Already in 1937, Magritte had written what appears to have been the seed for the idea behind Le plagiat: 'This bouquet is transparent' (Magritte, quoted in D. Sylvester (ed.), S. Whitfield & M. Raeburn, René Magritte Catalogue Raisonné, vol. II, London, 1993, p. 276). In Le plagiat, the bouquet itself opens up to a sprawling, flower-strewn landscape with a tree richly laden in blossom, making the associative connection between nature within and nature without. When people place a vase of flowers within a domestic context, they are essentially introducing a sliver of nature, of landscape, of colour and of scent from the meadows. A bouquet is a small, concentrated embassy for the outdoors, infiltrating our homes and bringing both beauty and associations with it. In Le plagiat, Magritte has made this connection explicit, all the more so as the silhouette of the bouquet loosely echoes the shape of the tree in the background. In this context, it may be telling that, two years later - the same year that he painted a vertical work similar to Le plagiat - as part of a game, Magritte would write a definition of a garden as 'a space set between a landscape and a bunch of flowers', a reference which appears particularly apt in this fusion of the two (Magritte, quoted in Ibid., p. 276).
In the catalogue raisonné of Magritte's works, it is pointed out that the title, Le plagiat, is one that Magritte himself cherished. It had been suggested by his friend Marcel Mariën for another work in 1938, which subsequently became known as La chaîne sans fin. Magritte wrote to him: 'The title Plagiary is very strong and fine. I am appropriating it' (Magritte, quoted in Ibid., p. 276). Later, he would tell Mariën that the title could apply to all his works. However, it was only two years later that he found a proper picture upon which to bestow this precious treasure of a title.
That title, with its sense of copying and fraud, introduces an intriguing subtext to Le plagiat that works on several levels. For a start, there is the implication that the bouquet is itself a form of plagiarism, a reference to the countryside taken out of context and infiltrating the domestic interior implied by the curtain in the background. The eggs in their nest are a more explicit example of the outside world invading the indoors, creating a mysterious tension between the man-made quotation of nature of the bouquet and their more original status. But of course, the concept of plagiarism pierces deeper into the picture and its contents. Indeed, what is representation except a form of plagiarism? For the artist who had painted La trahison des images, a picture of a pipe with a written slogan underneath declaring that 'Ceci n'est pas une pipe', such a reference is all the more relevant. Magritte is playing with the ideas of representation all the more through the use of the silhouette of the flowers as a portal to a stretching landscape, playing with the two-dimensionality of the picture surface and subverting it. Like his pictures of paintings on easels showing the continuation of the world behind them, or windows with shattered glass still showing the motif that lies beyond its former situation, these flowers have become an aperture through which one perceives another realm. In Le plagiat, though, that realm is linked through conceptual affinities between the plants that have been bunched in the vase and those which adorn the green prairie depicted in the silhouetted beyond.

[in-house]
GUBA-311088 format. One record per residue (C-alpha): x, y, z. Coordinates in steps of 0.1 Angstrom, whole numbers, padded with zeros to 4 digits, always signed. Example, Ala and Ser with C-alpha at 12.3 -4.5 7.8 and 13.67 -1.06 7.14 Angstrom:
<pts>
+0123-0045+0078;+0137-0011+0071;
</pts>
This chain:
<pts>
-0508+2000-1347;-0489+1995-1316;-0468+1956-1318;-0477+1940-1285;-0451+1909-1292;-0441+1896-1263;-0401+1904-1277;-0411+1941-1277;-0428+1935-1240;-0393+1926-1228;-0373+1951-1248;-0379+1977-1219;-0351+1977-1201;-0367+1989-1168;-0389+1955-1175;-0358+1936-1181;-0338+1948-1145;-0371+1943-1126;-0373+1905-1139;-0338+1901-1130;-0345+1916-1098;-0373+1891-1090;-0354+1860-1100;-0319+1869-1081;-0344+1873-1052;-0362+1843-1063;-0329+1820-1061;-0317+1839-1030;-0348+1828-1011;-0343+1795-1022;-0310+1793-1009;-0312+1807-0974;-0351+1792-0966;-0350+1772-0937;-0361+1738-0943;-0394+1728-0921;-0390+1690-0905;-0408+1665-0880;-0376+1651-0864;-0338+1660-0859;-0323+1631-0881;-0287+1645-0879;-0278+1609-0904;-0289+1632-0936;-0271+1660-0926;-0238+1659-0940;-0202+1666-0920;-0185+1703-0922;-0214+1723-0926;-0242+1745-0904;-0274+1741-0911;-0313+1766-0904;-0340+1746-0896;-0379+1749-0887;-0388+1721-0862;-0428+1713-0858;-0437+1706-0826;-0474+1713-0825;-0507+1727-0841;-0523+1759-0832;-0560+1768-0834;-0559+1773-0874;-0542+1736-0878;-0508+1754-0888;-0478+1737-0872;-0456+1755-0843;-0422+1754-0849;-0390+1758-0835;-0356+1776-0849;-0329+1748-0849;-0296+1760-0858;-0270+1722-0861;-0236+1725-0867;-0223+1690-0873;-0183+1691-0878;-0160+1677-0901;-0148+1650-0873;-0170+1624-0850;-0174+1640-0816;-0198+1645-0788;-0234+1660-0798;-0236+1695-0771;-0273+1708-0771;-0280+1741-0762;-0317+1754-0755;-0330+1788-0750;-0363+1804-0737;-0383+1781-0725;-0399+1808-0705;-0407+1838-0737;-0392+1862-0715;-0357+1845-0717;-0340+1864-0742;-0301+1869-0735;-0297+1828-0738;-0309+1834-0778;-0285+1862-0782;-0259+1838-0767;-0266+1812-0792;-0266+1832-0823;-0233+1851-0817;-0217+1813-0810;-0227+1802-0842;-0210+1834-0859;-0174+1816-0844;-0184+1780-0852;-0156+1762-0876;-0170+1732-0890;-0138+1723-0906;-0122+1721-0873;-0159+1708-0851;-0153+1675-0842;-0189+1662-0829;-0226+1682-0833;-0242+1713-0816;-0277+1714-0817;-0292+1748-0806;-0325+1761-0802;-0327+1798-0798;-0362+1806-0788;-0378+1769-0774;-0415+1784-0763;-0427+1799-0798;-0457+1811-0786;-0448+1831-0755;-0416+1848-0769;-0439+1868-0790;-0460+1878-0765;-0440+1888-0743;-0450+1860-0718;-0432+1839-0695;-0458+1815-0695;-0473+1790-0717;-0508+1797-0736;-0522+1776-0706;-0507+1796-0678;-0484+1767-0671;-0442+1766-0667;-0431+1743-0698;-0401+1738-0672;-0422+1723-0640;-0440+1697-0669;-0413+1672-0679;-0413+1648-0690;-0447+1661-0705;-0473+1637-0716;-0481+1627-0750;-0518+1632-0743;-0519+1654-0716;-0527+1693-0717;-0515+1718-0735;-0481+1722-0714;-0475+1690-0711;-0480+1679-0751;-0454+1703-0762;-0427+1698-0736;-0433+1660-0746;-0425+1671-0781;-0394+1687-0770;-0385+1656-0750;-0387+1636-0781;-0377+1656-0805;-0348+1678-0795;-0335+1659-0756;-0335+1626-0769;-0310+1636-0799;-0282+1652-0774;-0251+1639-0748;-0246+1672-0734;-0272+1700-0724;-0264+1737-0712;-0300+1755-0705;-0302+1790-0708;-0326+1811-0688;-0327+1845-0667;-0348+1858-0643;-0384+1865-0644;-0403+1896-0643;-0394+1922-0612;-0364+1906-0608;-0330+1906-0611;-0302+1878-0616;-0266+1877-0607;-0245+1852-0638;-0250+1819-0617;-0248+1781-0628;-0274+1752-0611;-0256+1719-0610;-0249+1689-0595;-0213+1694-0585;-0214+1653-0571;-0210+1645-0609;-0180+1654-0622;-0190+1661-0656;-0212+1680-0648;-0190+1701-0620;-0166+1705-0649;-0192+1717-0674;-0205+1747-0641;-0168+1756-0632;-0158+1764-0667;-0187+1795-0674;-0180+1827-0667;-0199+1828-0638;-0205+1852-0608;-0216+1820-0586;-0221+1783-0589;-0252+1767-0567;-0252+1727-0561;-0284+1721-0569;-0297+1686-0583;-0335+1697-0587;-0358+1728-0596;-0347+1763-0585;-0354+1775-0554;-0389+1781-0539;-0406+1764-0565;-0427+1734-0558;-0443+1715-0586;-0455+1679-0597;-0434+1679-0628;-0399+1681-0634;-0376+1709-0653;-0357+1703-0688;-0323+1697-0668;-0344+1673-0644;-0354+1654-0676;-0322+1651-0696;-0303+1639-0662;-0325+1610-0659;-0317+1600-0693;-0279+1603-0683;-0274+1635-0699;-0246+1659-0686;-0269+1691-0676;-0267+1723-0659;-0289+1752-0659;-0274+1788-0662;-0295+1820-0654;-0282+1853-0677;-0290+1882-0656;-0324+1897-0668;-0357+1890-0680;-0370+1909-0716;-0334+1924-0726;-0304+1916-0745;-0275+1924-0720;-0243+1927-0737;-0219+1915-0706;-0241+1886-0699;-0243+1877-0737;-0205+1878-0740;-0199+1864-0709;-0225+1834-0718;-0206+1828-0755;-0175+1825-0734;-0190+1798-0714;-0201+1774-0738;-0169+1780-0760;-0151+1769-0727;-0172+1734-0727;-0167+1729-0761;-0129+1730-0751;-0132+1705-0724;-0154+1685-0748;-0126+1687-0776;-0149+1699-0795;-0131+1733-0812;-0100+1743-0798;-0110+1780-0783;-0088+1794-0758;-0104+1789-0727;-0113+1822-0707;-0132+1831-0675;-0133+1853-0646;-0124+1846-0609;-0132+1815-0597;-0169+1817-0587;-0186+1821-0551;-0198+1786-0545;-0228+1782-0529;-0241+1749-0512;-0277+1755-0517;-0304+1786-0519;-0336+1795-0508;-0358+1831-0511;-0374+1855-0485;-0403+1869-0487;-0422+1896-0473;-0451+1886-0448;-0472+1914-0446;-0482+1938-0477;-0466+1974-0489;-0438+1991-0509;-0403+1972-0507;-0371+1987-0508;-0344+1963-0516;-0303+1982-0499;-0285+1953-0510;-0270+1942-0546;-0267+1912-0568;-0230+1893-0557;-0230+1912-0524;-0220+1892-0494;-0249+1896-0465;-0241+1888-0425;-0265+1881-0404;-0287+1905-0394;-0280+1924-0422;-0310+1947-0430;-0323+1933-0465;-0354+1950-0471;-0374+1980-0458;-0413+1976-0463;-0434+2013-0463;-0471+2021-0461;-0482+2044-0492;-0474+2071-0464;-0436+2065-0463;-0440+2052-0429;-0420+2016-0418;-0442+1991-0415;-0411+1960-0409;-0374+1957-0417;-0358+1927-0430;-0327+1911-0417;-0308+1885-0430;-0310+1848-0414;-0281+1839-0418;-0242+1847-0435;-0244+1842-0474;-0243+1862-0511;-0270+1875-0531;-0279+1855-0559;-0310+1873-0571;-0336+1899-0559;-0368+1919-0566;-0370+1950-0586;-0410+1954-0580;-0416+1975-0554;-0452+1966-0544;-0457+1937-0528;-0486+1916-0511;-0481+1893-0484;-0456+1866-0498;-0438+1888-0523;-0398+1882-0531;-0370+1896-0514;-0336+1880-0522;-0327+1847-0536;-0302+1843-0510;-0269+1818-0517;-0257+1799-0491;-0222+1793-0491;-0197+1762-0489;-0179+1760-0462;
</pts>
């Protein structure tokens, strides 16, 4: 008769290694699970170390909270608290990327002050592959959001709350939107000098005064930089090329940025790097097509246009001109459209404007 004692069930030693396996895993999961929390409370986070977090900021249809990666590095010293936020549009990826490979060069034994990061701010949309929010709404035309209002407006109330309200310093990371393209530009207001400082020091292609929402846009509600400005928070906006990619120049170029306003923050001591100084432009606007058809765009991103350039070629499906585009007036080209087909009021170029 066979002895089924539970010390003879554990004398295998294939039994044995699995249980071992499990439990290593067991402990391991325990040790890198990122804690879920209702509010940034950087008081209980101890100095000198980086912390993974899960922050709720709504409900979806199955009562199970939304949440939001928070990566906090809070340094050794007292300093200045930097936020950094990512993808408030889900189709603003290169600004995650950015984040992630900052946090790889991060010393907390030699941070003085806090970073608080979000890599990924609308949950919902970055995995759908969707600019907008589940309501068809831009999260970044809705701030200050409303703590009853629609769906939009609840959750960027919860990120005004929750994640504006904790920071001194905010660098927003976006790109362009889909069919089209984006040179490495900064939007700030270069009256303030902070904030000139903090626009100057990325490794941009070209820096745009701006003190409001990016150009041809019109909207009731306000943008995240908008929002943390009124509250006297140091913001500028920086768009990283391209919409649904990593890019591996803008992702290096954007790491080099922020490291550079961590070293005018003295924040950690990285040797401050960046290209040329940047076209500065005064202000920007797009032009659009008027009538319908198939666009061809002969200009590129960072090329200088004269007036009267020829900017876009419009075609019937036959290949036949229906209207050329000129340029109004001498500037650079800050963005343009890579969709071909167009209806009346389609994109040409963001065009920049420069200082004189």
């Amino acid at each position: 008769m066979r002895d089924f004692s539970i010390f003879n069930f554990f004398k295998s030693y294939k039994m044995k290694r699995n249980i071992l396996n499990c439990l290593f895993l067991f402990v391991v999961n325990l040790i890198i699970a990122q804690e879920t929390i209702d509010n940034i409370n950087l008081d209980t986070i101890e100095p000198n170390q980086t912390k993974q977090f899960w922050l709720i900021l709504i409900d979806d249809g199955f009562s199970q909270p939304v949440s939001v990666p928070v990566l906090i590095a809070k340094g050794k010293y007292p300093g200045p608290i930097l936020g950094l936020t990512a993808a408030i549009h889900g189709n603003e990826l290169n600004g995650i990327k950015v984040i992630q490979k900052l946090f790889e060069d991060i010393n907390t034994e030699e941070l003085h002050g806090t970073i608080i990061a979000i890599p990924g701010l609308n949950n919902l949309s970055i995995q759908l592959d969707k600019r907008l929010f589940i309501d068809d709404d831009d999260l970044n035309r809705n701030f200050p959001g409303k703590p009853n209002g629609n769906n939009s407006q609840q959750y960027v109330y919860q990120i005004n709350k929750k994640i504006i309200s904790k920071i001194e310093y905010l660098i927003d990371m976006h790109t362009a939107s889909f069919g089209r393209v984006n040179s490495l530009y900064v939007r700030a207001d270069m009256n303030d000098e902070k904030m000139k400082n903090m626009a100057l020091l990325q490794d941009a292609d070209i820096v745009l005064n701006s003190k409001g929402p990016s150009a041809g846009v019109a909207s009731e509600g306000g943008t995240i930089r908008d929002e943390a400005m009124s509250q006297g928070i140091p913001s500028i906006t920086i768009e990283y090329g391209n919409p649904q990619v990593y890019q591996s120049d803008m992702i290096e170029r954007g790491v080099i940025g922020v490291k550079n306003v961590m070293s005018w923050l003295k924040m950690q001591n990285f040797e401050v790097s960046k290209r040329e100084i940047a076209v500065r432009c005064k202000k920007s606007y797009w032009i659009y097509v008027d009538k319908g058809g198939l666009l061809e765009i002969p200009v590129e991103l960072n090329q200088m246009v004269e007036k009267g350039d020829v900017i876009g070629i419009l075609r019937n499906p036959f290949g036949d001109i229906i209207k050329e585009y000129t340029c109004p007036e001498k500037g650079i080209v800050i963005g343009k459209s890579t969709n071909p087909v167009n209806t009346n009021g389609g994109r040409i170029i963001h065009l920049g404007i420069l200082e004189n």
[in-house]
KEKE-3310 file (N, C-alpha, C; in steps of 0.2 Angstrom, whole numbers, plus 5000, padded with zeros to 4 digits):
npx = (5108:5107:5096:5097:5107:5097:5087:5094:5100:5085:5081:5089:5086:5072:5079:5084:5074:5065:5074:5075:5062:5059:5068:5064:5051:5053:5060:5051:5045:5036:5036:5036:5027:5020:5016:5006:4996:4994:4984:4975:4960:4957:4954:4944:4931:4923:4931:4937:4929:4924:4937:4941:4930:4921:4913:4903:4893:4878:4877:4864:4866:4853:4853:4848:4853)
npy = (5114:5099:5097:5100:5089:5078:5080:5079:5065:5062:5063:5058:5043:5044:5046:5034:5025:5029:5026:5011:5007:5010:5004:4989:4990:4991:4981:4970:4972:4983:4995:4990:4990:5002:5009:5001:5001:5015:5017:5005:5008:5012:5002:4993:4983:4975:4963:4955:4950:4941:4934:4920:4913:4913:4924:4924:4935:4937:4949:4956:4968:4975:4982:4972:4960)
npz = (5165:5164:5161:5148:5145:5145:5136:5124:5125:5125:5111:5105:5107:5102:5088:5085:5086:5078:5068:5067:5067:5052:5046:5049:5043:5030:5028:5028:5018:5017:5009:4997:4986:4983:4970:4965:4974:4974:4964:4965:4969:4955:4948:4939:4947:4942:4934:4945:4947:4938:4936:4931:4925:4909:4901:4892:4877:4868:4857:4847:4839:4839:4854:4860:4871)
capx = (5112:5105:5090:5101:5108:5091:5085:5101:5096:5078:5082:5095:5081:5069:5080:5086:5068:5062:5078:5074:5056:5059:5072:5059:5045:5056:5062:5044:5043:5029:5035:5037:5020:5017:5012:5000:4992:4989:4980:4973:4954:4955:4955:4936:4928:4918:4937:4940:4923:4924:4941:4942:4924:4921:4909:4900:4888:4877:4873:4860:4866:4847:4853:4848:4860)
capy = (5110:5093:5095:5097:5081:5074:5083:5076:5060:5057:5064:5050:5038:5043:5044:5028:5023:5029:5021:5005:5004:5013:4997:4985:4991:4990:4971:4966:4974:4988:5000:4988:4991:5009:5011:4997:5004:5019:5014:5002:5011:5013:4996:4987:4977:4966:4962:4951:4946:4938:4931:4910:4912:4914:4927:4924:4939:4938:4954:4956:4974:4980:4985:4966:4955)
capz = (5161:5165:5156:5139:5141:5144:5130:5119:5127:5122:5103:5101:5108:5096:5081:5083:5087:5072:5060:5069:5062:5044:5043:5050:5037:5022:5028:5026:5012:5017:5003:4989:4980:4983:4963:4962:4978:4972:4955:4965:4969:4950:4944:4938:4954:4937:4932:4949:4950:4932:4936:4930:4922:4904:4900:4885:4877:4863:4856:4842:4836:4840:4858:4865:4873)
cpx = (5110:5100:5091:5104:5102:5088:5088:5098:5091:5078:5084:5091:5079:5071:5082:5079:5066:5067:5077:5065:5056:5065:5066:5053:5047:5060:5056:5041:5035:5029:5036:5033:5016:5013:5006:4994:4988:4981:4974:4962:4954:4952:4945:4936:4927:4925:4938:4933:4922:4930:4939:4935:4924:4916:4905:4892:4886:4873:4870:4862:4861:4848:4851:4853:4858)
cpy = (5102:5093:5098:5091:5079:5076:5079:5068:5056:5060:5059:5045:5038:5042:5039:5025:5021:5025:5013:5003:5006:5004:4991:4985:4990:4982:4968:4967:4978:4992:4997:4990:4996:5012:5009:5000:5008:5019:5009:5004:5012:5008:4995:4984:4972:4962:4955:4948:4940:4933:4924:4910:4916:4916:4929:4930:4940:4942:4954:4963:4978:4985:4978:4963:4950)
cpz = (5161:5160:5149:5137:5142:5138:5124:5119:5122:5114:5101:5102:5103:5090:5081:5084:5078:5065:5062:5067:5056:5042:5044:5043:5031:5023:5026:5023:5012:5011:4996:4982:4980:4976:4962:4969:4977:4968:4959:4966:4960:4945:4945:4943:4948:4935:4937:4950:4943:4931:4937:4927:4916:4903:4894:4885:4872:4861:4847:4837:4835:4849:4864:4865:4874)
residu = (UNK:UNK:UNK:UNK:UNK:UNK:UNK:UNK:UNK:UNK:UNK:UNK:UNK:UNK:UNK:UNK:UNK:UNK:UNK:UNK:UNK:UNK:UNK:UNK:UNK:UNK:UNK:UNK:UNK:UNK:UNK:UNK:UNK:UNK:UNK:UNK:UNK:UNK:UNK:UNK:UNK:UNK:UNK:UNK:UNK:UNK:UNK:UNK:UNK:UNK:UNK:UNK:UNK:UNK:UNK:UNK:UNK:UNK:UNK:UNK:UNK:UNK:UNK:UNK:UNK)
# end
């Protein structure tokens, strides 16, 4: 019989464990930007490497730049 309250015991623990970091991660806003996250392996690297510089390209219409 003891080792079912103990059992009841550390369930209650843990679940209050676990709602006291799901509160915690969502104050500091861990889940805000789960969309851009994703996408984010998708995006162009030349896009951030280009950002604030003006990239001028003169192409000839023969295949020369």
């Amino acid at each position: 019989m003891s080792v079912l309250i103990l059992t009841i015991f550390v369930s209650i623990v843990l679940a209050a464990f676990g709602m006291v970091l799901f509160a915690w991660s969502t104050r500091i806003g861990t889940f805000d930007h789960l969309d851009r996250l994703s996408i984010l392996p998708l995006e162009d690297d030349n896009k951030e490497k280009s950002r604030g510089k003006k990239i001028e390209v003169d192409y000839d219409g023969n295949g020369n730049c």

Magritte has played with the concept of figuration in Le plagiat, which depicts an impossible view that nonetheless has a poetic foundation that relies on the connection between the foliage in the landscape and the foliage in the vase. At the same time, he is revelling in the opportunity to subvert tropes within the history of art. Here, he has combined the traditional floral still life, sometimes used as a type of memento mori showing the fleeting beauty of the world, with the landscape genre, creating another form of plagiarism. In this way, he has conflated two of the great Flemish picture traditions, adopting them, colliding them and retasking them to his own surreal purposes.